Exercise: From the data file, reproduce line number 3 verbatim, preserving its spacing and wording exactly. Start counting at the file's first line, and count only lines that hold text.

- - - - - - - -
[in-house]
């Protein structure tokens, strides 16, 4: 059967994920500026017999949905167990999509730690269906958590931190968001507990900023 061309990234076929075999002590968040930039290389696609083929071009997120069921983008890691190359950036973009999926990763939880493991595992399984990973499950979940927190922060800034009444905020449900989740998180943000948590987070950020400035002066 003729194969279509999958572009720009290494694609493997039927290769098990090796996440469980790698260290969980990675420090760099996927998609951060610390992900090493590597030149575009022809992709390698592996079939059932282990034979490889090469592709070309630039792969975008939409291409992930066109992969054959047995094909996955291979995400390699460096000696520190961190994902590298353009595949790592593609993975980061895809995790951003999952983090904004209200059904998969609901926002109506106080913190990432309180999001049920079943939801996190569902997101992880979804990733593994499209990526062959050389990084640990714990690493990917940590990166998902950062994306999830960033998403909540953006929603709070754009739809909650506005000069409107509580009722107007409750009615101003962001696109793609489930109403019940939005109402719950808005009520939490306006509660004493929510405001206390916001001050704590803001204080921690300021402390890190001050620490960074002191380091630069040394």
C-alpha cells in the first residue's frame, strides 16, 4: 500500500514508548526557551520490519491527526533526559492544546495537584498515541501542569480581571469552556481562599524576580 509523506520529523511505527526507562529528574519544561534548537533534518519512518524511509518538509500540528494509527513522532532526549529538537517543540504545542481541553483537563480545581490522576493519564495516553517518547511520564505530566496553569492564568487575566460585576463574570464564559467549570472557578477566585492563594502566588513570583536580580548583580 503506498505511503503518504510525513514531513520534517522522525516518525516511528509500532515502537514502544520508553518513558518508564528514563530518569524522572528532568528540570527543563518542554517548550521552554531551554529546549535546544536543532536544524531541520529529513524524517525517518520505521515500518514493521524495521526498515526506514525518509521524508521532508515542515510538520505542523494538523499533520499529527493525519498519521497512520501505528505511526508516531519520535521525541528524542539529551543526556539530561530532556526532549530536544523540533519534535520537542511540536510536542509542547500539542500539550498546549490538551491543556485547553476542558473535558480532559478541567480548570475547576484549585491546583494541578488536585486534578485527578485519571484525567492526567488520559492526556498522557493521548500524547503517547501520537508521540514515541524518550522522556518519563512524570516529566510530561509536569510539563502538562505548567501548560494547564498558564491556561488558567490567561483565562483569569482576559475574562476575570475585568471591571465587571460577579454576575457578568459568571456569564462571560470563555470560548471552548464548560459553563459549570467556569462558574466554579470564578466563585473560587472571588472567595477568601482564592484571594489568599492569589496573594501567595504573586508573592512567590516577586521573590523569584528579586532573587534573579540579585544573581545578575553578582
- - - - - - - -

C-alpha cells in the first residue's frame, strides 16, 4: 500500500514508548526557551520490519491527526533526559492544546495537584498515541501542569480581571469552556481562599524576580 509523506520529523511505527526507562529528574519544561534548537533534518519512518524511509518538509500540528494509527513522532532526549529538537517543540504545542481541553483537563480545581490522576493519564495516553517518547511520564505530566496553569492564568487575566460585576463574570464564559467549570472557578477566585492563594502566588513570583536580580548583580 503506498505511503503518504510525513514531513520534517522522525516518525516511528509500532515502537514502544520508553518513558518508564528514563530518569524522572528532568528540570527543563518542554517548550521552554531551554529546549535546544536543532536544524531541520529529513524524517525517518520505521515500518514493521524495521526498515526506514525518509521524508521532508515542515510538520505542523494538523499533520499529527493525519498519521497512520501505528505511526508516531519520535521525541528524542539529551543526556539530561530532556526532549530536544523540533519534535520537542511540536510536542509542547500539542500539550498546549490538551491543556485547553476542558473535558480532559478541567480548570475547576484549585491546583494541578488536585486534578485527578485519571484525567492526567488520559492526556498522557493521548500524547503517547501520537508521540514515541524518550522522556518519563512524570516529566510530561509536569510539563502538562505548567501548560494547564498558564491556561488558567490567561483565562483569569482576559475574562476575570475585568471591571465587571460577579454576575457578568459568571456569564462571560470563555470560548471552548464548560459553563459549570467556569462558574466554579470564578466563585473560587472571588472567595477568601482564592484571594489568599492569589496573594501567595504573586508573592512567590516577586521573590523569584528579586532573587534573579540579585544573581545578575553578582